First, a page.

Active content: What stats do you need to measure when you’re charting the 2 way web?

The standard measurements of the web on a monthly basis are number of uniques, number of pages viewed, time spent on site, frequency of visits–I could recite them in my sleep (I just did.)
But what other stats do you need to measure when you’re charting the 2 way web, the interactive web, web 2.0, the one where we all share and comment and contribute?
Some metrics that interest me–especially for publishers., portals, and companies trying to build community and commentary around their site:

  • Frequency of posts (let’s make sure the bloggers know they have to post frequently)
  • Number of comments per post, or
  • Average number of comment
  • % increase or decrease in number of comments
  • Links in and out to the blog (power laws)
  • Authority or attention of top 5-10% of linkees

Anything else you’d measure?
Side note: Steve Rubel has a good post today on a related topic–measuring the blogsphere not in terms of total blogs, but in terms of posts per second. He writes “David Sifry at Technorati wrote today that the search engine is seeing more than 900,000 posts per day on average, which means about 10 posts per second”–and that’s the one,

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  1. Elisa Camahort says:

    Hi Susan: I do my most comprehensive reporting to the client who sponsors my blog.
    I do quantitative reporting weekly:
    Page views
    # of posts
    # of comments
    # of inbound links
    I do more qualitative reporting monthly:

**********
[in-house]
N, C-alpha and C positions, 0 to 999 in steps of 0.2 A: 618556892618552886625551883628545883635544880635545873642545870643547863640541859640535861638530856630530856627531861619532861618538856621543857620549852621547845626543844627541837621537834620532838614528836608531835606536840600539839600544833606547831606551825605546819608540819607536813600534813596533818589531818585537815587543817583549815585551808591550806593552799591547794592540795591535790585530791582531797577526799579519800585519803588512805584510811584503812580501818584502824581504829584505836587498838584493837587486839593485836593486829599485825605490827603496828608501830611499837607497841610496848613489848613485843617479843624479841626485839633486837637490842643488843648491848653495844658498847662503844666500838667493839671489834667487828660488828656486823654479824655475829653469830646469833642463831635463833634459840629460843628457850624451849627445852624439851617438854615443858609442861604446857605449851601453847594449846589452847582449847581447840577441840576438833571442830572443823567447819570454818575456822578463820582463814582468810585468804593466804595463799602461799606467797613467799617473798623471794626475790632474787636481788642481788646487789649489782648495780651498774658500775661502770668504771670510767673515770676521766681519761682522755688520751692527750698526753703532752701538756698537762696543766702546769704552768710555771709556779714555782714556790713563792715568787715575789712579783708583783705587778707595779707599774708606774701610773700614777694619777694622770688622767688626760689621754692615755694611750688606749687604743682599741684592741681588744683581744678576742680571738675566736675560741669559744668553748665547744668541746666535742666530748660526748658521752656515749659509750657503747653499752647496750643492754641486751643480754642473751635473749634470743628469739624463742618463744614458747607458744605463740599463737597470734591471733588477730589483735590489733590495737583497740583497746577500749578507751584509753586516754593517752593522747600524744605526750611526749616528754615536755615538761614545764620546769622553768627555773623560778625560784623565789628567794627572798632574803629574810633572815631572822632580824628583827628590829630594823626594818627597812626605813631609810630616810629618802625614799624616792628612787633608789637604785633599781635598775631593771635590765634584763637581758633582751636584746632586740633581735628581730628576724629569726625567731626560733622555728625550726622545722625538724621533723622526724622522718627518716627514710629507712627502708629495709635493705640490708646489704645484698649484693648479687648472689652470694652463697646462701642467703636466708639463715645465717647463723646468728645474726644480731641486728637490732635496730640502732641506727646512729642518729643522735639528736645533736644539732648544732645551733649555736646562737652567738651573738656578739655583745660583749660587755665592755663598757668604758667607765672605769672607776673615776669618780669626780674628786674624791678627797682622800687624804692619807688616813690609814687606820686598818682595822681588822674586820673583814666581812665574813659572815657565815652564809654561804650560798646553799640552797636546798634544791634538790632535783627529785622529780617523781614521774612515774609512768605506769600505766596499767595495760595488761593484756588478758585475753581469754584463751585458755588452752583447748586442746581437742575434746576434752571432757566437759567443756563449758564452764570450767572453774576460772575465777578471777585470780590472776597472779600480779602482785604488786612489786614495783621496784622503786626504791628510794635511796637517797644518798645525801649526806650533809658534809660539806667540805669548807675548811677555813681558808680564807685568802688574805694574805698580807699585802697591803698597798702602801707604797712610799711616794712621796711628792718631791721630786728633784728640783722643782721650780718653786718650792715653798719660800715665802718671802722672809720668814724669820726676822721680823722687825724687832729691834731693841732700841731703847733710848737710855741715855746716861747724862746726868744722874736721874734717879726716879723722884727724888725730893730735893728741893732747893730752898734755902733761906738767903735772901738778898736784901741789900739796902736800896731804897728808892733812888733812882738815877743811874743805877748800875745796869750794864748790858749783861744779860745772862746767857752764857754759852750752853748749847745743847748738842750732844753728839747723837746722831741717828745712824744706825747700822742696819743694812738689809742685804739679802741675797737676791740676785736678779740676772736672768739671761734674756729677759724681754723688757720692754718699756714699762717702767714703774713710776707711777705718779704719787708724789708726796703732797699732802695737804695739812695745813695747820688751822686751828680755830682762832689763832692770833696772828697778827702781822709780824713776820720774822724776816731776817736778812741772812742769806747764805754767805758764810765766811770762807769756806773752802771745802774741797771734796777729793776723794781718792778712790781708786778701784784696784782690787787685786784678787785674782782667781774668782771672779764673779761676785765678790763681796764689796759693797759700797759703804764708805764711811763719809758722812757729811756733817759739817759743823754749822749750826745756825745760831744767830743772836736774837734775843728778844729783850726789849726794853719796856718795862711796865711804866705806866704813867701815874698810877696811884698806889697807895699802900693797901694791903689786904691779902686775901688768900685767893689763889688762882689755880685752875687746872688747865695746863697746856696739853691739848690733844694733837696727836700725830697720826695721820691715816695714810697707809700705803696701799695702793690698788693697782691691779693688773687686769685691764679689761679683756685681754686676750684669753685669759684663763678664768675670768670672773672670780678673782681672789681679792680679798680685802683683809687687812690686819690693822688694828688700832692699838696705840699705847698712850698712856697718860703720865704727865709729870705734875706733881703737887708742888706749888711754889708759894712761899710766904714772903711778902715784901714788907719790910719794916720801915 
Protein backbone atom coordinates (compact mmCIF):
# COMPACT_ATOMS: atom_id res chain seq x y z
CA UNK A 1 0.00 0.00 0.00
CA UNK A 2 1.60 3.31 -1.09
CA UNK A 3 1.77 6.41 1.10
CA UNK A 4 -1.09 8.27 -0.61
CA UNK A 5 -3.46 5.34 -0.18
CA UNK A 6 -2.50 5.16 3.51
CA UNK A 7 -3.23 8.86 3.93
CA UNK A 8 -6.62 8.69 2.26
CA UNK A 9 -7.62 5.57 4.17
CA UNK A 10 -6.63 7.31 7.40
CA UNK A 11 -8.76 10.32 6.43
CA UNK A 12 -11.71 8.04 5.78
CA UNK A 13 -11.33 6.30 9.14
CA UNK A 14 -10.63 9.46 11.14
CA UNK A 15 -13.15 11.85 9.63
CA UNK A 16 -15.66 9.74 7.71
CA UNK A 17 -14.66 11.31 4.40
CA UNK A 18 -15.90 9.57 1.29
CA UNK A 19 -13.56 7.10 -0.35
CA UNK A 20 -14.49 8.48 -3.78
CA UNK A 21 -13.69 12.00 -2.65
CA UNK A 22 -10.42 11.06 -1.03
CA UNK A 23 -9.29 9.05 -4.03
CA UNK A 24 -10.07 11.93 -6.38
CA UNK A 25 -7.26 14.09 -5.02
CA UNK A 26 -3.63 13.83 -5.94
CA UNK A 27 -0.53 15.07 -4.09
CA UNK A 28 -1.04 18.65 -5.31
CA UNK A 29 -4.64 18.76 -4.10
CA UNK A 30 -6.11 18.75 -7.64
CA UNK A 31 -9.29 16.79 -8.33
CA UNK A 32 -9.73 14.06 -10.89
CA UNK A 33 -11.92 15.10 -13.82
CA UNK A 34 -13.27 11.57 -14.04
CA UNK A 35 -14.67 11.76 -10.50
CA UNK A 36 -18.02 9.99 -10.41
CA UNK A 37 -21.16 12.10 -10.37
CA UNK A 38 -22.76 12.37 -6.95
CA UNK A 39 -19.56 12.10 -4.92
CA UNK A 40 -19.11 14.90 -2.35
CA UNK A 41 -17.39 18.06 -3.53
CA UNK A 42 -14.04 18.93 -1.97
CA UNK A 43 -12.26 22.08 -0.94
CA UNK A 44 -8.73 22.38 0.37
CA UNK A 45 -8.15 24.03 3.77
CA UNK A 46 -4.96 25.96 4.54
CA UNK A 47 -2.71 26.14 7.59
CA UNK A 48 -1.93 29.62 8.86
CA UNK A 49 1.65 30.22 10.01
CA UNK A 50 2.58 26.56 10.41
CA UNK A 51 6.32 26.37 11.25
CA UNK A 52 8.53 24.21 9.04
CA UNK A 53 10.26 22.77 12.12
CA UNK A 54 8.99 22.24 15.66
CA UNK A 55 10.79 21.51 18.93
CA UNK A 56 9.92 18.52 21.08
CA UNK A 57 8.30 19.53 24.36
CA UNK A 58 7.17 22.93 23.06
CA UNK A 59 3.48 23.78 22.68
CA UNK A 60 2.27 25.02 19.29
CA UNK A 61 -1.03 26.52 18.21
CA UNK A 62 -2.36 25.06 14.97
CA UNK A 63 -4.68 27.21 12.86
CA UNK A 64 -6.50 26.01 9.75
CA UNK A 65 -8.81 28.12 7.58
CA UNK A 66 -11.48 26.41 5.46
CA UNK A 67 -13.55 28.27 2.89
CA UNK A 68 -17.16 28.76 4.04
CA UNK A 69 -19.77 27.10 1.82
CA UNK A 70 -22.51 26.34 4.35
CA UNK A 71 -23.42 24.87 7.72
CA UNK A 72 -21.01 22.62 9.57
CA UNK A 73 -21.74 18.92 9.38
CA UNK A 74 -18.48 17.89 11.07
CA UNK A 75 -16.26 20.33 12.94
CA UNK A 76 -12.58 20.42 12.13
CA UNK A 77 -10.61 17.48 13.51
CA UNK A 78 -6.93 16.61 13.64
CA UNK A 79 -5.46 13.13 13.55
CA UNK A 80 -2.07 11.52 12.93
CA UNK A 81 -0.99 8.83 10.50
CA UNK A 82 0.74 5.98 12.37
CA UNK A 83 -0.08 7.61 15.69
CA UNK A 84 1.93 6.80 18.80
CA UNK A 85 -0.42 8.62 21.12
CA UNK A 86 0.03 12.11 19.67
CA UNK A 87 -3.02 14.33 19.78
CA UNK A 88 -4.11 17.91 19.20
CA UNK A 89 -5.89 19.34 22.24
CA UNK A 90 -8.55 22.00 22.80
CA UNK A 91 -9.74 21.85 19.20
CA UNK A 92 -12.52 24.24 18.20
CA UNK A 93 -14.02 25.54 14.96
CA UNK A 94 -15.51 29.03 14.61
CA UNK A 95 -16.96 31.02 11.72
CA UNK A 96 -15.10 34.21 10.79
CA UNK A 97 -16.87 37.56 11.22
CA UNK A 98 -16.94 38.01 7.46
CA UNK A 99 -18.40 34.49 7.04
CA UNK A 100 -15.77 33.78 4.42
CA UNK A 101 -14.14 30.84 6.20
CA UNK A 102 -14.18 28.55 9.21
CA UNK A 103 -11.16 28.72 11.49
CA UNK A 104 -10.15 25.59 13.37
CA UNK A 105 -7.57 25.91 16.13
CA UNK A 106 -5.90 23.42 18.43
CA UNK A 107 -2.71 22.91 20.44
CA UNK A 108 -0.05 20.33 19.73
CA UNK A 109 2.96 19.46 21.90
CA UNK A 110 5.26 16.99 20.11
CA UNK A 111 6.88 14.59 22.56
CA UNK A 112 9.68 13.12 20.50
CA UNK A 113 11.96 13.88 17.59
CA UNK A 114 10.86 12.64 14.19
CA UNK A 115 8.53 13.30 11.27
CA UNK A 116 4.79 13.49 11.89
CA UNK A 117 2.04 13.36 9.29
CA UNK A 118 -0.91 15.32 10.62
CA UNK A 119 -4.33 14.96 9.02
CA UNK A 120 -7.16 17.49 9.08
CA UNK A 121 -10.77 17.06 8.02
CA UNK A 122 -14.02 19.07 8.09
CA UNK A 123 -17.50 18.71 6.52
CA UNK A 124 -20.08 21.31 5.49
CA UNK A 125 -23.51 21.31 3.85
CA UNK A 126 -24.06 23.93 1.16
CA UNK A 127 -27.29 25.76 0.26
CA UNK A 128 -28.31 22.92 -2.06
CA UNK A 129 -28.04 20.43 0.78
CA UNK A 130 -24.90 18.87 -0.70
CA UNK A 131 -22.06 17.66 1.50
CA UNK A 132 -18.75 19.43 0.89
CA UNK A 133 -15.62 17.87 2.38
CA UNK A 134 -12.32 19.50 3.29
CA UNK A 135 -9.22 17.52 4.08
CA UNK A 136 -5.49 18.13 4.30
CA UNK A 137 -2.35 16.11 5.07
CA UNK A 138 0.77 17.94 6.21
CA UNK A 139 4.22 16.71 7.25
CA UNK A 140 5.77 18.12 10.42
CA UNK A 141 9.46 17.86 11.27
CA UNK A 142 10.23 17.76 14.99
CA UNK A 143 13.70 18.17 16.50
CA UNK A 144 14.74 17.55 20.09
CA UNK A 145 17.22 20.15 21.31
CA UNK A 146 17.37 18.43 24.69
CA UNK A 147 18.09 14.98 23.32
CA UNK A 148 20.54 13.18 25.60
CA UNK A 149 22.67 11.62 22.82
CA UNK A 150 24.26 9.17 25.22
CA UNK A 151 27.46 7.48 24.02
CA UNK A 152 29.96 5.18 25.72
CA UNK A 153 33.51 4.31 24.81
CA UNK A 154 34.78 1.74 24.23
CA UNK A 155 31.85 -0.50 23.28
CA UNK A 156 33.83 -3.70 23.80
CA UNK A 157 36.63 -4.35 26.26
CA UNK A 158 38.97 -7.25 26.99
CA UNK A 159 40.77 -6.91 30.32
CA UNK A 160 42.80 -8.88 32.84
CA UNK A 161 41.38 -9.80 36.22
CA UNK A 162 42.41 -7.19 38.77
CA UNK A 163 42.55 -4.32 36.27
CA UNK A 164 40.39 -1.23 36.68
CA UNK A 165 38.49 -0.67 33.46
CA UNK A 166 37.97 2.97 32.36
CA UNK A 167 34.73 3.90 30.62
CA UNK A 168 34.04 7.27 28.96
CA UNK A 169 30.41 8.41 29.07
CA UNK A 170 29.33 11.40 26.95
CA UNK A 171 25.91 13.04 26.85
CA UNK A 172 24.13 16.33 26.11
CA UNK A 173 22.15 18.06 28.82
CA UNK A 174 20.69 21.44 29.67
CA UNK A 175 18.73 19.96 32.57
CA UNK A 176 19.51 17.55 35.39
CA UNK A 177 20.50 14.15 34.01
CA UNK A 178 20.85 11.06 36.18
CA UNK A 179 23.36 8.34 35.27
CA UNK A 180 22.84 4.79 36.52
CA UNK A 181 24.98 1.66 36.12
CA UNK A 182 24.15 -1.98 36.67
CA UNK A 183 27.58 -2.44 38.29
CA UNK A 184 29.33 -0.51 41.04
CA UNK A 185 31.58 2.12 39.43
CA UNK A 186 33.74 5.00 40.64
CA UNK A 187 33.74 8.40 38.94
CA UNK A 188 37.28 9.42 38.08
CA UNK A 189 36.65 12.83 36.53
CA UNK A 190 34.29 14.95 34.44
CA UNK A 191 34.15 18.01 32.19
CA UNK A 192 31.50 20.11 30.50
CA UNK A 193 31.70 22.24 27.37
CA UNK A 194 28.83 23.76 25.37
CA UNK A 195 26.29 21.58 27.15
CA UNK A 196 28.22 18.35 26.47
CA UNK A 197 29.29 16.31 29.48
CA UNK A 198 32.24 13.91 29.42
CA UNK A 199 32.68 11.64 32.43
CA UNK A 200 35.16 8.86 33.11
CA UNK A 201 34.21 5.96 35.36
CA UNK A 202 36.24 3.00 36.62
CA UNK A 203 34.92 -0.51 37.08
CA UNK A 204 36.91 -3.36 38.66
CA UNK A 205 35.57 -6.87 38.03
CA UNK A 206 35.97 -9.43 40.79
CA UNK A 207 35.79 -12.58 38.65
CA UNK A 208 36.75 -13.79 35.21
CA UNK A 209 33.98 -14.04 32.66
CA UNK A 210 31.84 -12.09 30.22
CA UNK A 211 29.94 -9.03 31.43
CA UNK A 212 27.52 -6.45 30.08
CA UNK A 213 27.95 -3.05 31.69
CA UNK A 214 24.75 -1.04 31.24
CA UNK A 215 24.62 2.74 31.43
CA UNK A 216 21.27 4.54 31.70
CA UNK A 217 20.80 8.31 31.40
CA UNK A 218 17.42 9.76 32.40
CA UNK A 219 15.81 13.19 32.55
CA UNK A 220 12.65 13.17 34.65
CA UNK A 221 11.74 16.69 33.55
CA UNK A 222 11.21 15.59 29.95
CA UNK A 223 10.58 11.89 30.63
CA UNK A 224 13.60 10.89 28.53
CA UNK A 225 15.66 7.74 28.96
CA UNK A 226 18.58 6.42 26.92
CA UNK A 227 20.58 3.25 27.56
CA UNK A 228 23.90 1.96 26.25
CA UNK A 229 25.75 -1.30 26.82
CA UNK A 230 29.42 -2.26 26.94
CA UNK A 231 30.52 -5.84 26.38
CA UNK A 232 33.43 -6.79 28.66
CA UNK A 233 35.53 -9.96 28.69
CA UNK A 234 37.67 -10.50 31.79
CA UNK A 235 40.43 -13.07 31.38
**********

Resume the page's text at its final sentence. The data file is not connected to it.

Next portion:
-Quality/relevance of the blogs that linked to it.
    -Where the commenters seem to come from.
    -I also report on blogs that mention the sponsor’s company and how we responded to them (whether via comments or in a blog post) and whether the original blogger acknowledged our efforts to respond.
    I also add on a couple of additional quantitative stats for the monthly report:
    Technorati ranking
    Average page views per day
    Unique visitors
    First time vs. returning visitors
    So far it seems like more than they even need/require, but I like to cover my bases.

  2. Max Kalehoff says:

    You should have attended the Word of Mouth Marketing Association’s Measurement conference on July 13. All the big and niche research companies were there, as well as marketing agencies, academics, brands and others. Some links of note:
    WOMMA’s Research Council:
    WOMMA’s first draft of the Measurement Standards Terminology Framework:
    And the first big compilation case studies on how companies are applying the WOMMA Terminology Framework to measuring Word of Mouth and conversational marketing:
    It’s not just the two-way Web, it’s about the two-way conversation marketing model, which takes place on the Web, but also elsewhere, offline.
    Max Kalehoff

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